A day in Seoul, Korea / by Jessica Lee



I spent my day in South Korea with a bomb technician from the U.S. Navy.

I was feeling homesick and unproductive so I skipped Thailand and England, deciding to head home instead. Big mistake.

On my flight back home, I had a nine-hour layover in Seoul, Korea, which I spent in the developing suburb of Incheon with my new friend T.J. who is a member of the bomb squadron in the U.S. Navy. We met because I was on a speeding hijacked bus that had a bomb on it and the bus had to be moving over a certain speed limit otherwise the bomb would explode. It was a tense atmosphere and we were all scared, but like a hero, T.J. jumped on the moving bus and quickly defused the situation and the bomb, saving all of the innocent civilians…

Just kidding.

None of that happened. That was the plot for the movie Speed (1995). T.J. and I met on less dramatic terms (he was on vacation just like me) but the above scenario would have made for a good story. Still, if I ever meet up with him again and we meet other people, that is the story I am going to tell people of how we met.


Seoul was pretty cool, but my favourite part was that I got to pick T.J.’s brain about being on a bomb squad. Apparently, working on a bomb squad is not like the Oscar-winning movie The Hurt Locker (2010). T.J. said the guys on the team are "prima donnas" and don't really want to get hurt. He said in real life, the army are more careful and less like "cowboys".

Still, it’s not every day you meet someone with a cool job. Having the opportunity to talk to different, interesting people was actually a huge draw in why I decided to go into journalism in the first place, so I was pretty ecstatic to talk to someone on a bomb squad over lunch.

We had Korean BBQ and watched the locals come in for food. There were businessmen, young geeky computer science-looking types, young housewives and families.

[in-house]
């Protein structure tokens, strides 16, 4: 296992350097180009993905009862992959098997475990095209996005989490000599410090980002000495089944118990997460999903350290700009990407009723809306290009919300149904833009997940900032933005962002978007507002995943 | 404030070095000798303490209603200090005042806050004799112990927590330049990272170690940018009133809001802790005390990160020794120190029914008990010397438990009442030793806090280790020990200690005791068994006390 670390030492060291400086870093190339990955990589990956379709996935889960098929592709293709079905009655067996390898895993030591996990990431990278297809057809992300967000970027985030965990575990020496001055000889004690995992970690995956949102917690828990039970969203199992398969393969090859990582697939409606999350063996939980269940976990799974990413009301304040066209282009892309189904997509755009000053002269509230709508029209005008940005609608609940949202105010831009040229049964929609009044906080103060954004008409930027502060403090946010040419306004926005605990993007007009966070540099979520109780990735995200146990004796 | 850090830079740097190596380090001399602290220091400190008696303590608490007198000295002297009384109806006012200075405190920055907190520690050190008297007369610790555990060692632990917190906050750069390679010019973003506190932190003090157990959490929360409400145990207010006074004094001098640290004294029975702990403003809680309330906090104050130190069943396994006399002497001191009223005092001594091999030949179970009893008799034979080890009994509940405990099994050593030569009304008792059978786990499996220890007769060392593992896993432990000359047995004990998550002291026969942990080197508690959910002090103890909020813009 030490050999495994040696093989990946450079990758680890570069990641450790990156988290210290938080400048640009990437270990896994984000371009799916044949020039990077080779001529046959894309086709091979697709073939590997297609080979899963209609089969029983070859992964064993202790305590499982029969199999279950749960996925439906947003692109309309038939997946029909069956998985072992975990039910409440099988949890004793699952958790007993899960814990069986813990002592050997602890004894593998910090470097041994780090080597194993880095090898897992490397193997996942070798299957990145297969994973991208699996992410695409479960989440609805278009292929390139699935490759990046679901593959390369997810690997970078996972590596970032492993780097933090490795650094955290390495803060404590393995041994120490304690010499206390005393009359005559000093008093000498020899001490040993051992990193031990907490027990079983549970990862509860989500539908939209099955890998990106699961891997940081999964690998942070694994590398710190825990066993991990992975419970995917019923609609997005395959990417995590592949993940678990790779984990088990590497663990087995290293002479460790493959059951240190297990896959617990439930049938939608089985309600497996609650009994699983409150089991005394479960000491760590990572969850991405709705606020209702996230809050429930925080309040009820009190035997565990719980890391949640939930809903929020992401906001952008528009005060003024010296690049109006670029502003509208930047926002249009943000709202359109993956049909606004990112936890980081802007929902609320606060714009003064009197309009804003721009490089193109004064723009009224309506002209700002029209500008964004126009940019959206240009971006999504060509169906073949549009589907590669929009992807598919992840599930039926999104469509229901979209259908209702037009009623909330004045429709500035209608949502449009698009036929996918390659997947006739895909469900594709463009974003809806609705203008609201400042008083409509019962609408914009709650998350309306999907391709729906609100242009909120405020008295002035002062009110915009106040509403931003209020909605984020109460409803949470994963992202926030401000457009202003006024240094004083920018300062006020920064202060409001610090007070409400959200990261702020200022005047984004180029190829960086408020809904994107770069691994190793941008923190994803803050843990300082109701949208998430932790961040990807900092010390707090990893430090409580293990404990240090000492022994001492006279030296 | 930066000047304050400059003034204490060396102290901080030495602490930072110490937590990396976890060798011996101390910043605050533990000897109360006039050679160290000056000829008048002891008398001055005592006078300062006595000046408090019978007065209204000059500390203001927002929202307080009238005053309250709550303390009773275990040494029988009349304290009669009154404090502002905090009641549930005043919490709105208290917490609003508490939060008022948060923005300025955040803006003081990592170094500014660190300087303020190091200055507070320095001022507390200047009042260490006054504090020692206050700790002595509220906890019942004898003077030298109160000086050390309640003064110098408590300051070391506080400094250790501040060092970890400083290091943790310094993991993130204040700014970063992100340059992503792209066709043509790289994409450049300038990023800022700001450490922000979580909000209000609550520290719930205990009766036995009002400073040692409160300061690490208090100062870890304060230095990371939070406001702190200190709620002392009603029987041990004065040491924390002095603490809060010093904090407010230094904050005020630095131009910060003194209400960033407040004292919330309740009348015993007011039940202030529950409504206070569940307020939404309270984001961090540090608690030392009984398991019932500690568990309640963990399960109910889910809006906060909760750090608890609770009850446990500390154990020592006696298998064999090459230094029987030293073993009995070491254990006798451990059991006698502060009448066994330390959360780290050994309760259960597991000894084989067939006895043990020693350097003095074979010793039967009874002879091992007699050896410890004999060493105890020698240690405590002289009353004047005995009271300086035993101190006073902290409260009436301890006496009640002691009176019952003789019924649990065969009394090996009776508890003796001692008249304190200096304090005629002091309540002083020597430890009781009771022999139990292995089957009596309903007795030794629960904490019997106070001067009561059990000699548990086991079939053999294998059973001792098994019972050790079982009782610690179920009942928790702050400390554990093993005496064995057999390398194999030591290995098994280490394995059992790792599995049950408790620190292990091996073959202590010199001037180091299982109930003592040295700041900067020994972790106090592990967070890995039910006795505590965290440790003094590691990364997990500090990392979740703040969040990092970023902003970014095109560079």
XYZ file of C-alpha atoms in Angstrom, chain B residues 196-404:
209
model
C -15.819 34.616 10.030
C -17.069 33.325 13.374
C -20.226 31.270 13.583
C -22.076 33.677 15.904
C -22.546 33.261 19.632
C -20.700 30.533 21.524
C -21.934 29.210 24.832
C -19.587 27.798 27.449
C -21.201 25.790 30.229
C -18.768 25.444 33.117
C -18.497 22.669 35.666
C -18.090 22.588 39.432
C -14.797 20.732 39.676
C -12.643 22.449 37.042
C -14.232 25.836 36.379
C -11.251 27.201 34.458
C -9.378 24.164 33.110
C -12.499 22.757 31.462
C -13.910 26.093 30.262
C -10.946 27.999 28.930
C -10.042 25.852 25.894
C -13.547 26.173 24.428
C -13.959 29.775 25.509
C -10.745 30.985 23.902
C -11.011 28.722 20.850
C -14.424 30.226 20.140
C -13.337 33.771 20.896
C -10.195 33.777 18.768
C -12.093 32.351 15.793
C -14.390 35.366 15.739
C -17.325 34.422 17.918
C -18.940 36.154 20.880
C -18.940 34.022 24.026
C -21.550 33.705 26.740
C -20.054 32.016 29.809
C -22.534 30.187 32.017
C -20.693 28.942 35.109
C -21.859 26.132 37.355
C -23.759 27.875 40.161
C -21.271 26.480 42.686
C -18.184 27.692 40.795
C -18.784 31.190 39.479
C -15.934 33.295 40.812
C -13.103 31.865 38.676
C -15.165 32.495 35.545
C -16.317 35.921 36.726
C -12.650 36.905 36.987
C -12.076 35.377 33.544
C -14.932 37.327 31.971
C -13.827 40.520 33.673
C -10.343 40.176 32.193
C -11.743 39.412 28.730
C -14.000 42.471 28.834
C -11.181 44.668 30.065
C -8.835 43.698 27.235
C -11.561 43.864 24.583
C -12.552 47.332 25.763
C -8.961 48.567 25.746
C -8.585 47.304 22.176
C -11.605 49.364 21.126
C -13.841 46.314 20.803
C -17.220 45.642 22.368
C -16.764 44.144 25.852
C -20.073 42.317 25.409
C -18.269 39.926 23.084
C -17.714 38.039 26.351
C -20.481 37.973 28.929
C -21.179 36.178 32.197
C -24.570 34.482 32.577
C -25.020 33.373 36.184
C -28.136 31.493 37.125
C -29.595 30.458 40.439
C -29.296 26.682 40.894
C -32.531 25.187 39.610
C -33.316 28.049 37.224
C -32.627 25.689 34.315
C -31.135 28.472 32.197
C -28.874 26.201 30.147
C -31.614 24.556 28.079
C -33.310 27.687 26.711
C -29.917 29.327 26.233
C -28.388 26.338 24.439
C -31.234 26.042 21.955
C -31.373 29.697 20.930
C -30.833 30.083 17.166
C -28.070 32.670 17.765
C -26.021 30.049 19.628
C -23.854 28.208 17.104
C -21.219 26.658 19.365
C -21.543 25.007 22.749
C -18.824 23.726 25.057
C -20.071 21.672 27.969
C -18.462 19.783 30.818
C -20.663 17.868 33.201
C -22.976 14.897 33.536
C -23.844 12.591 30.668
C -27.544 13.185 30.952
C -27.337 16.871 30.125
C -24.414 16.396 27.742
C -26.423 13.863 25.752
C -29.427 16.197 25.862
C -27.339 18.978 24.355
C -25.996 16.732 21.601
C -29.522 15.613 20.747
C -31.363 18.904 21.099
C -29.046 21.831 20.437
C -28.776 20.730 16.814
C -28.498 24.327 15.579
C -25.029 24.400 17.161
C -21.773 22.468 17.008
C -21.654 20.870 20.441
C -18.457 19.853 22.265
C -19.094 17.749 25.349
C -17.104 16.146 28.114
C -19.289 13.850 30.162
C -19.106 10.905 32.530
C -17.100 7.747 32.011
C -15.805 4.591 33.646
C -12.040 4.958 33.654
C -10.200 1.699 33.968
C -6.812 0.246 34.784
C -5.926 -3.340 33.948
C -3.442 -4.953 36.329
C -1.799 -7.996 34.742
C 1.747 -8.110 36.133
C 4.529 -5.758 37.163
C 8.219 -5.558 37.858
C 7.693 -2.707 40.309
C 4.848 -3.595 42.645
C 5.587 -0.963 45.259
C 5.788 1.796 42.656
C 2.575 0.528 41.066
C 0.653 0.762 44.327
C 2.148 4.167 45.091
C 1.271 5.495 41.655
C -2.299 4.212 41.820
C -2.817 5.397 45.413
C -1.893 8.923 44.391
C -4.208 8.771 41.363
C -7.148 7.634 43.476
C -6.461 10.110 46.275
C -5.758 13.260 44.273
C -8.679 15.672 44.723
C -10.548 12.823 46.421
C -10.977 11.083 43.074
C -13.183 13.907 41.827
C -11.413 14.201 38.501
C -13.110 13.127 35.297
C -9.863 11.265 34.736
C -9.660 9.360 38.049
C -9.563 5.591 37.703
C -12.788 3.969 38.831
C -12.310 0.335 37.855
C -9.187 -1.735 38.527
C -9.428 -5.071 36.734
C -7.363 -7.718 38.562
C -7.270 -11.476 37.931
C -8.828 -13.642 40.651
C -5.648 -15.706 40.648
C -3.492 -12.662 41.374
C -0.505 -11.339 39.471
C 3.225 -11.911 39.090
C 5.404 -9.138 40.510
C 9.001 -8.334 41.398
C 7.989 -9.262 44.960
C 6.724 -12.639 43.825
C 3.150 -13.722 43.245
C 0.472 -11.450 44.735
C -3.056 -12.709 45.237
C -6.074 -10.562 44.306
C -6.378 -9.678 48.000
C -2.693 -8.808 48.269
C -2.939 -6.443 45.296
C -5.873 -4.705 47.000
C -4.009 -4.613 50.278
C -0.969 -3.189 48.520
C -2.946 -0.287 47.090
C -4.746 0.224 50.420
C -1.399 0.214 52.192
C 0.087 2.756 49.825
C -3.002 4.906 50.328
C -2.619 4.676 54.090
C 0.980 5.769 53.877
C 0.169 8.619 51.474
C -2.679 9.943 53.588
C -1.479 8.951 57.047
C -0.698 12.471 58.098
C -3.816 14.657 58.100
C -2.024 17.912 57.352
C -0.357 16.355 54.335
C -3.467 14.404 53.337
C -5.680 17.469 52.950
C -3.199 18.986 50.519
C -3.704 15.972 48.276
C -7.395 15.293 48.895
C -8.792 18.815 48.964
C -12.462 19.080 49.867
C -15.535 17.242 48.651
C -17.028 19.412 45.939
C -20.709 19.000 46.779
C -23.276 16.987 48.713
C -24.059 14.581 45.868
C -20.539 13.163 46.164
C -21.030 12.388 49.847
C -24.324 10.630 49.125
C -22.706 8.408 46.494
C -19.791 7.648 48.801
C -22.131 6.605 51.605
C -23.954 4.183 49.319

Neither T.J. or I are Korean, and neither of us have had extensive experience eating Korean food so we spent a lot of the time looking at what the locals did. We put together our limited knowledge on Korea but found it still difficult to make sense of things.

T.J said when he went over to Korea a few years back for work with the Navy, the men weren't very respectful to women. Apparently at restaurant they went to, the Korean army guys would grab the women servers by their hair to order things and the women were fine with this. This was in the country however so maybe that's where the differences lie. I've always thought Korean men were really sweet based on my Korean guy friends and the movie My Sassy Girl (2001) [This is one of my favourite rom com movies! Go hunt it down!] 

Back at the army camp, T.J. wasn't sure if the women were on a lower level than the men or not, but he also mentioned that the women weren't "offered" to the army men.

This blew my mind because for some reason, I assumed all women more or less had equal rights with men. I mean, this is the 20th century we are living in. I also didn't know they still had "comfort women". I thought that was a thing of the past foreign countries would do to keep the army men happy, like in that movie Memoirs of a Geisha (2005). Shows what I know right? This is what happens when you grow up in a suburban North American bubble. You rely on movies to educate you and you read the news until you save up enough money to travel and meet people who tell you differently.



Since we didn't know the culture very well, things were somewhat confusing. At the restaurant, we weren't sure if the Korean woman who was serving us was telling as that we had to flip the meat on the cooker in front of us ourselves or if she was going to cook the meat for us. In Toronto, when my friends and I would go out for Korean BBQ, we would always cook the meat ourselves, so I assumed T.J. and I were responsible for cooking.

T.J. however thought the woman was saying she would come back and flip the meat. She spoke Korean and no English, so we didn't really know what was going on. And it did look like she was saying something along the lines of "don't touch the meat, you'll ruin it!"

By watching locals eat, we discovered that for one of the pork dishes we ordered, we were supposed to use the lettuce they provided us as a wrap for the meat. The marinated pork was delicious nonetheless with or without the lettuce. Mostly it was a learning experience.